Europeans maintained their troop levels in Afghanistan but relations with the Afghan government were rocky and the EU had little influence over Pakistan.
EU member states played a relatively peripheral role in the Afghan conflict in 2011. They continued to maintain over 30,000 troops in the country under NATO command and none of the largest contributors (France, Germany, Poland, Spain and the UK) significantly varied the scale of their presence. However, these European forces played a secondary role to the 90,000 US troops in Afghanistan. The EU’s police training presence in Afghanistan (EUPOL Afghanistan) also continued to operate and has had its mandate extended in principle until 2014. However, NATO took an increasingly active role in police matters, in part because the EU mission’s track record is weak and it has struggled to recruit sufficient international personnel to fulfil its mandate. These staffing problems persisted through 2011.
EU member states remained diplomatically active in attempting to chart a stable future for Afghanistan. Their efforts were complicated by increasingly strained relations with President Hamid Karzai, who warned that NATO risks becoming an “occupying force”. There was a certain degree of rapprochement in December, when European leaders attending the Bonn Conference on Afghanistan signed up to commitments to assist the country in the decade after NATO forces withdraw in 2014.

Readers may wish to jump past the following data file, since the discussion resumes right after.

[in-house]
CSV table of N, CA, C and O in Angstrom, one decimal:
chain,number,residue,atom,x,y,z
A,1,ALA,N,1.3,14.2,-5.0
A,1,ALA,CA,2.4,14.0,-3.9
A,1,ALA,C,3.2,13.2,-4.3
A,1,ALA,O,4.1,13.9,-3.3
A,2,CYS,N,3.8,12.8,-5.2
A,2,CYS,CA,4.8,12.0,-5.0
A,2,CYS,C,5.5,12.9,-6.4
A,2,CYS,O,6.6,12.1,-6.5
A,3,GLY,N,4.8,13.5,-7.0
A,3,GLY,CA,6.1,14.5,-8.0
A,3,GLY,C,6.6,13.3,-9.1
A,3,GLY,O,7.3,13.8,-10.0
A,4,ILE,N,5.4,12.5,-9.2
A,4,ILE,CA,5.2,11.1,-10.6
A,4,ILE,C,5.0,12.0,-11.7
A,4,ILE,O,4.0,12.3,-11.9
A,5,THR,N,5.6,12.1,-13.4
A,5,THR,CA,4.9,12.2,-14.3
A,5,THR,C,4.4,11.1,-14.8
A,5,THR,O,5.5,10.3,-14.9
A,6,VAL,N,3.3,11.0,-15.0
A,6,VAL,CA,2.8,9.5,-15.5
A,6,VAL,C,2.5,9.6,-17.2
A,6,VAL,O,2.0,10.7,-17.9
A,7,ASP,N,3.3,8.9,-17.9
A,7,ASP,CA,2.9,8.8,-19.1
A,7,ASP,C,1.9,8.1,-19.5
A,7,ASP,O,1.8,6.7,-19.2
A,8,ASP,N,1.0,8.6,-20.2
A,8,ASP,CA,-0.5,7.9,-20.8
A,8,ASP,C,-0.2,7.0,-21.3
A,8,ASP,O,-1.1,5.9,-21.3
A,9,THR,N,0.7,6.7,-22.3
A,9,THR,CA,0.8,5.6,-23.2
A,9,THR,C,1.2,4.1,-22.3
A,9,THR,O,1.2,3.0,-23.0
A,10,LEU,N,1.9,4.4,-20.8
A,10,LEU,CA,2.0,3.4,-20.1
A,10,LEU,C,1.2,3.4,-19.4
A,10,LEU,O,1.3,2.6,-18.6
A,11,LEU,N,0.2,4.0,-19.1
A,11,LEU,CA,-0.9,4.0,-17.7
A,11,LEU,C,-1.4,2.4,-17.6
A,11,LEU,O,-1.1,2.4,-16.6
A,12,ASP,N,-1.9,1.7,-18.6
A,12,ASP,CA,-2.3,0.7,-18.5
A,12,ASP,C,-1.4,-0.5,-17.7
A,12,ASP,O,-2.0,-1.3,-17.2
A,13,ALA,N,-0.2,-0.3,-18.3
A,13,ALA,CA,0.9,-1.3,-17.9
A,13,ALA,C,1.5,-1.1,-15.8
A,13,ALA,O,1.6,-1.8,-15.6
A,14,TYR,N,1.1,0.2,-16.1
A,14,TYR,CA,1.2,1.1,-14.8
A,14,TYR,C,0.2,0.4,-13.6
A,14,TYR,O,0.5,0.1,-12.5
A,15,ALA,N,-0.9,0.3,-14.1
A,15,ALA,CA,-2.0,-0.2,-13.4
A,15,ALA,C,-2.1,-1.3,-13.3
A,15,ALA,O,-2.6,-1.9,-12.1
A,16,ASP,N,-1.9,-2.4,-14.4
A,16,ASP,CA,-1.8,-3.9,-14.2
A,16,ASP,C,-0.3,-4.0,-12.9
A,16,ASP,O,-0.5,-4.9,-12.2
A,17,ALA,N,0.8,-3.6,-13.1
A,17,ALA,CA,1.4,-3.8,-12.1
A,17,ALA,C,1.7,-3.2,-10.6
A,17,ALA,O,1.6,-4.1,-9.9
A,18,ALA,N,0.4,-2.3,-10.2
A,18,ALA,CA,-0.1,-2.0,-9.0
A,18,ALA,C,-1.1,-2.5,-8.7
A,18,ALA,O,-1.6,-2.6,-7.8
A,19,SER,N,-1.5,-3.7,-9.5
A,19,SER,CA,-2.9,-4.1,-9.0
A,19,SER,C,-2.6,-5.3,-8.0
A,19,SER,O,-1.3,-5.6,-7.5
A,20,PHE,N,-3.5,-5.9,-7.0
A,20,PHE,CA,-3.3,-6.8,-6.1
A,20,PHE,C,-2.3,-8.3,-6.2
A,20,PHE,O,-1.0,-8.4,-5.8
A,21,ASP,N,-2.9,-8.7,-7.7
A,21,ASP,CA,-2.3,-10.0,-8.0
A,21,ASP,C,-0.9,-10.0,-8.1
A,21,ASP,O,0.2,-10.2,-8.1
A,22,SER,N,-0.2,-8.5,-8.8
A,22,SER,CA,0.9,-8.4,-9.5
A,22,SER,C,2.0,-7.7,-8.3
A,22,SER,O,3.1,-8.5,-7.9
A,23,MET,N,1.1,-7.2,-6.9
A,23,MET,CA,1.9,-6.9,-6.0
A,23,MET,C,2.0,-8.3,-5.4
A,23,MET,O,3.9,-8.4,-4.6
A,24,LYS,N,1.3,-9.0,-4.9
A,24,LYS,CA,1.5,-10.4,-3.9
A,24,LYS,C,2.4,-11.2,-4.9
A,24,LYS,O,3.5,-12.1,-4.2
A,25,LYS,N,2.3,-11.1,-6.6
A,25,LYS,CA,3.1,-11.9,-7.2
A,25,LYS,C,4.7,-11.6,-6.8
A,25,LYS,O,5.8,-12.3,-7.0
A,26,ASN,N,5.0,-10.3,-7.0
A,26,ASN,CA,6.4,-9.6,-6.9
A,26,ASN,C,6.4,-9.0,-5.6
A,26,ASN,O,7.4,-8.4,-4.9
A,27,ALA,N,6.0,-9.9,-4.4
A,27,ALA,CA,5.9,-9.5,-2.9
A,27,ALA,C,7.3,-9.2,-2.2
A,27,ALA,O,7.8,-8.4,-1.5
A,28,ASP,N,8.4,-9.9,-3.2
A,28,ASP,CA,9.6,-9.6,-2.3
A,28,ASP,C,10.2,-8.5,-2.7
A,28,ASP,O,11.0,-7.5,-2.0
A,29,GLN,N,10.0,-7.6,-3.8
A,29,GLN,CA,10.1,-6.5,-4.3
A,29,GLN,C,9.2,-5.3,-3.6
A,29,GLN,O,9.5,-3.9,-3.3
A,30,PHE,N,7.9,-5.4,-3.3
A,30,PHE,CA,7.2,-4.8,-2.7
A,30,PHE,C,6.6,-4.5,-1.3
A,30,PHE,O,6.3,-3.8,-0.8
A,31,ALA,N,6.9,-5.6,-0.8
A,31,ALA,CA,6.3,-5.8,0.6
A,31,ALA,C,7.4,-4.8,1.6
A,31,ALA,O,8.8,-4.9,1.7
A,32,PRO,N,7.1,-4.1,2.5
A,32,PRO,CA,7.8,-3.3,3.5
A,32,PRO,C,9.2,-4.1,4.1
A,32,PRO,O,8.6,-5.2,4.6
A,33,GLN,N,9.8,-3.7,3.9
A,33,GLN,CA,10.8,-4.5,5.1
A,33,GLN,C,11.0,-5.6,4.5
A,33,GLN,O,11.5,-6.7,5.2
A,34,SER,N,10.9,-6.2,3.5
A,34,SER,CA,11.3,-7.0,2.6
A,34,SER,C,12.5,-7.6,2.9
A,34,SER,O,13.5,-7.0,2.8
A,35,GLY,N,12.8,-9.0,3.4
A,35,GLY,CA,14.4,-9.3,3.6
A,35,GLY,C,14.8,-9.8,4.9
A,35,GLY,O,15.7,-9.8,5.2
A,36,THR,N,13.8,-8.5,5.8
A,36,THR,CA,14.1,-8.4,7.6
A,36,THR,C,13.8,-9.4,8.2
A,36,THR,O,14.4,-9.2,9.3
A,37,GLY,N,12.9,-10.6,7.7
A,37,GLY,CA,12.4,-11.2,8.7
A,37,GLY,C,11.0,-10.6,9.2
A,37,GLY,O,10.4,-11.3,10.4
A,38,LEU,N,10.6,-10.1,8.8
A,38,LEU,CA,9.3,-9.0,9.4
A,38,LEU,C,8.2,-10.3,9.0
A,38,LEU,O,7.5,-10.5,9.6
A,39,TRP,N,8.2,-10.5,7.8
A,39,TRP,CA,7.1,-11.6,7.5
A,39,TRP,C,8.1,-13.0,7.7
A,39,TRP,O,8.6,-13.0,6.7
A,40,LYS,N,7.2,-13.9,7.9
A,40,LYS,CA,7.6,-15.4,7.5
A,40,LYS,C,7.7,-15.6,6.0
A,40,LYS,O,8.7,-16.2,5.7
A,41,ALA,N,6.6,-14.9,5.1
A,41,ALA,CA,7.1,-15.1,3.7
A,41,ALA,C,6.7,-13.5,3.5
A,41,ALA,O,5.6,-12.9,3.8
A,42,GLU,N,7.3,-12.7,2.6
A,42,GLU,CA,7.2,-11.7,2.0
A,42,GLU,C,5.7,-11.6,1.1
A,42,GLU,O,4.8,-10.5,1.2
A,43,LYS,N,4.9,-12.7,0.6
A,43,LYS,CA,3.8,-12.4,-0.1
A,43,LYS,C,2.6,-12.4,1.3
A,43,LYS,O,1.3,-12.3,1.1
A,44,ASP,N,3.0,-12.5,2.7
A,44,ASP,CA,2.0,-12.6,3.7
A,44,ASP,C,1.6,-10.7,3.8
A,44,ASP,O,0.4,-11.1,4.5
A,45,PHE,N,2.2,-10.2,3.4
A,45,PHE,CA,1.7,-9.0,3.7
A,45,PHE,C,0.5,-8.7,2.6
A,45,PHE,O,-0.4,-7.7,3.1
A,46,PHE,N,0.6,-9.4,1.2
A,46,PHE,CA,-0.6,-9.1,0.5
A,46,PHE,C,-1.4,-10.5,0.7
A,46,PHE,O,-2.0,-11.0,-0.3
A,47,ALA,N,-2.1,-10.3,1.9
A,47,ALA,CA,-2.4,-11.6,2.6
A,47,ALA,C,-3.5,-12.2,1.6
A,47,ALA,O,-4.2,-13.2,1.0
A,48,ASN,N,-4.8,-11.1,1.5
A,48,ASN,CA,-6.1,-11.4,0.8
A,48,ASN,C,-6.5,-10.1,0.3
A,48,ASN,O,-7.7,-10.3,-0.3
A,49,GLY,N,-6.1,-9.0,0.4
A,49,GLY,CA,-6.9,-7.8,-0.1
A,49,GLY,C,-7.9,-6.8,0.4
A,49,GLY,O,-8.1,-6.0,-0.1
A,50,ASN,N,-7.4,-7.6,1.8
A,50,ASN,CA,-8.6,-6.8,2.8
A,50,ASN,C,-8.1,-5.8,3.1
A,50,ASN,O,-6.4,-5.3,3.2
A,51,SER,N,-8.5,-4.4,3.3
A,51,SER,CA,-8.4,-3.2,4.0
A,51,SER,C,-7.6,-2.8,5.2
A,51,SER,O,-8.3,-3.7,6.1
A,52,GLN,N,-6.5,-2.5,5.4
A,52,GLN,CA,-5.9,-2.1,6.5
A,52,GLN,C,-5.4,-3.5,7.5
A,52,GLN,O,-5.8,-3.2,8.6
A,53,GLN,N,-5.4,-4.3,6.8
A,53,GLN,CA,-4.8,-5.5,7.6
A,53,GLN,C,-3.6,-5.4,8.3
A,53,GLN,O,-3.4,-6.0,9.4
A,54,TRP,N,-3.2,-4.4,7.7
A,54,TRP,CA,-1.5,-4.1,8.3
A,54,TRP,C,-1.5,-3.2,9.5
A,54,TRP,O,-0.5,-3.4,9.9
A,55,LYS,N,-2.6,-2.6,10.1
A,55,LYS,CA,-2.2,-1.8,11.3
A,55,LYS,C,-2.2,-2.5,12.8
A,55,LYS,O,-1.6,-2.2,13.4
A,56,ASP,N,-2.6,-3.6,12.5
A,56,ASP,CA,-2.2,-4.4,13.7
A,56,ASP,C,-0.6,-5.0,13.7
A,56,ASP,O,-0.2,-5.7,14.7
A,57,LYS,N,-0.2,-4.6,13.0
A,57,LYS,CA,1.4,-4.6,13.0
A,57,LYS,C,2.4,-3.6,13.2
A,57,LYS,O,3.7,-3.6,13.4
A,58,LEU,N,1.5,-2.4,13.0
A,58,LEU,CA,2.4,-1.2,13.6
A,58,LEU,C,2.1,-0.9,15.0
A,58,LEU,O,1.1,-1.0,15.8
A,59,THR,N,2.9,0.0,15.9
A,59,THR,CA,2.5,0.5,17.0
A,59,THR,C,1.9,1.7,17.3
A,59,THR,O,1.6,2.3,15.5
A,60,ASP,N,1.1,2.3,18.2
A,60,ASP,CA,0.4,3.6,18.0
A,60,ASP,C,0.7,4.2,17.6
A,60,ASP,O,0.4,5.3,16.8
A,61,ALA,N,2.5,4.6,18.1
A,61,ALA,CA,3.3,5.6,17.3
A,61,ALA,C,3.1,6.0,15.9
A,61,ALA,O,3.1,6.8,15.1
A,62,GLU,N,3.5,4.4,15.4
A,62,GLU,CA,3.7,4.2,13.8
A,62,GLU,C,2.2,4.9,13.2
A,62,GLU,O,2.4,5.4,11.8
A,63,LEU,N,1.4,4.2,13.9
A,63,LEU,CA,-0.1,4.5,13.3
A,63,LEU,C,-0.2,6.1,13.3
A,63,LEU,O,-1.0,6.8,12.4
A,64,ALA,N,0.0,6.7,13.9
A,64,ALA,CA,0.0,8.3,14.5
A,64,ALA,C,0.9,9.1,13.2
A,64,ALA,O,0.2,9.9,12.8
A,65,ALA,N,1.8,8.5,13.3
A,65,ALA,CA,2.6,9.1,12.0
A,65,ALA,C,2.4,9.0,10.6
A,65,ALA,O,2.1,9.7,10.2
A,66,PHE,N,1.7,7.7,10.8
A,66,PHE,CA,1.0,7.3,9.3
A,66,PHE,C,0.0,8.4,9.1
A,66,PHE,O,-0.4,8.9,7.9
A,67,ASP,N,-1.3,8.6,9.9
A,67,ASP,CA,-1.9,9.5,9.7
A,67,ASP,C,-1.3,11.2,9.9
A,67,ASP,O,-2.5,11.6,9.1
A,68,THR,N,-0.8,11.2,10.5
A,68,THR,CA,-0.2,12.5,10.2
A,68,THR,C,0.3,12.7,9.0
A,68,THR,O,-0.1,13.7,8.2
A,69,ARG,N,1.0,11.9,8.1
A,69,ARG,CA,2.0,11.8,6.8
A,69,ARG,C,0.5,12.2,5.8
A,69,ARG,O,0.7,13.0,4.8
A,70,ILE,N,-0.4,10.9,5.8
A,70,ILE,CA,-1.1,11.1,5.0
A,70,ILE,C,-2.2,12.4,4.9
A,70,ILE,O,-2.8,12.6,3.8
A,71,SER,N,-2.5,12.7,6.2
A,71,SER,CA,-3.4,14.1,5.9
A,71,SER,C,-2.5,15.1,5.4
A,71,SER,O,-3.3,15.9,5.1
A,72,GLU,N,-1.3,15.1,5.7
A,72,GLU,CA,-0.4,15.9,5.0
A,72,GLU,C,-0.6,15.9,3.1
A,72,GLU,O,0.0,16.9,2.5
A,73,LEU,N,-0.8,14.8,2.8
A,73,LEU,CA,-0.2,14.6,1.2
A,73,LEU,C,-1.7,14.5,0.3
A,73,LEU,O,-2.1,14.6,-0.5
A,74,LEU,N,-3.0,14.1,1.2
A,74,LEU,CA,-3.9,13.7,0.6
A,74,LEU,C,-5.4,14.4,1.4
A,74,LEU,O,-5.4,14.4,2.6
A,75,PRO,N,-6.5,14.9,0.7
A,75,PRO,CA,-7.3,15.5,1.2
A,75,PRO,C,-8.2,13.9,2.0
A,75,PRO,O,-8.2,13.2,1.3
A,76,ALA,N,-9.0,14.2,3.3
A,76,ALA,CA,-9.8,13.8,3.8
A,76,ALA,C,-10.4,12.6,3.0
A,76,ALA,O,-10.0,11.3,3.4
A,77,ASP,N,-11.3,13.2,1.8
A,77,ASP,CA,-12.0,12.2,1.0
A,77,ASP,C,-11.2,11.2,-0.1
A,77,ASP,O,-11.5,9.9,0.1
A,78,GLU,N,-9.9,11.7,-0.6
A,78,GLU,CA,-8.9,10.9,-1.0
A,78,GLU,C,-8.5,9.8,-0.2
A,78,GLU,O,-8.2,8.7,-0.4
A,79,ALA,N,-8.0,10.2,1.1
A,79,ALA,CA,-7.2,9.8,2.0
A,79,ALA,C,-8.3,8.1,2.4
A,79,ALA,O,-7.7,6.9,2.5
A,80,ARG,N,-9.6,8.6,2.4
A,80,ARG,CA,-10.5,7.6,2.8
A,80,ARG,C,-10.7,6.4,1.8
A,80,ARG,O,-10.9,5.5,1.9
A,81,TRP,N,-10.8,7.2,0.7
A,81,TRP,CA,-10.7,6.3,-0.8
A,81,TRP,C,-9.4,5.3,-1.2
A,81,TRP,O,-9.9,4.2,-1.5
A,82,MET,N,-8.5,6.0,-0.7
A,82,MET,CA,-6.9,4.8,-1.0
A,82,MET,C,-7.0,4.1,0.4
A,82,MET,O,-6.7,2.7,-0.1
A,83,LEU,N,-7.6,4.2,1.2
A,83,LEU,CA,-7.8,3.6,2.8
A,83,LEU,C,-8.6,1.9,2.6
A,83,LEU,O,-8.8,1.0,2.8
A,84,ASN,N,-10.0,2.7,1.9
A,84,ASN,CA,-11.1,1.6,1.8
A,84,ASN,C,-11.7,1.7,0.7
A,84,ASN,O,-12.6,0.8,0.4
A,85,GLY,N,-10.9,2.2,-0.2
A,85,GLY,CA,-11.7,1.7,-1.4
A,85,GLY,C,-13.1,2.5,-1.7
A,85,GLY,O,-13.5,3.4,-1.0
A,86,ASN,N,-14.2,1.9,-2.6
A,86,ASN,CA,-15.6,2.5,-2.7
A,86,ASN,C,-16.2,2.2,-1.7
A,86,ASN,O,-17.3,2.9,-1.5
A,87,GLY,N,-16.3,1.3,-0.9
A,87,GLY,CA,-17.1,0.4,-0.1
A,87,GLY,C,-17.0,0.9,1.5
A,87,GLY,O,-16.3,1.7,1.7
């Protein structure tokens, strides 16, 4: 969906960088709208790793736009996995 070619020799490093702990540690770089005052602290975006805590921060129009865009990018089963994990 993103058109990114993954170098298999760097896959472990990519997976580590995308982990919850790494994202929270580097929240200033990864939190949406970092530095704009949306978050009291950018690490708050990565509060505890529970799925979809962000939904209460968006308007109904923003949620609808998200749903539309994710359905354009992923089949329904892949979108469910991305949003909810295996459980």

However, the Bonn summit was overshadowed by Pakistan’s refusal to attend in retaliation for the deaths of 24 Pakistani soldiers in a US raid on the Afghan border. This was just one of a series of setbacks for American-Pakistani relations, the biggest of which was the assassination of Osama bin Laden. Meanwhile, European governments, which were not informed of the bin Laden raid in advance, have little influence over Pakistan and were not able to improve relations between Islamabad and Washington. As NATO prepares to draw down in Afghanistan, India is increasingly emerging as an important strategic partner for Kabul – which is a further worry for Pakistan. In this fluid context, Europe’s influence is declining even further.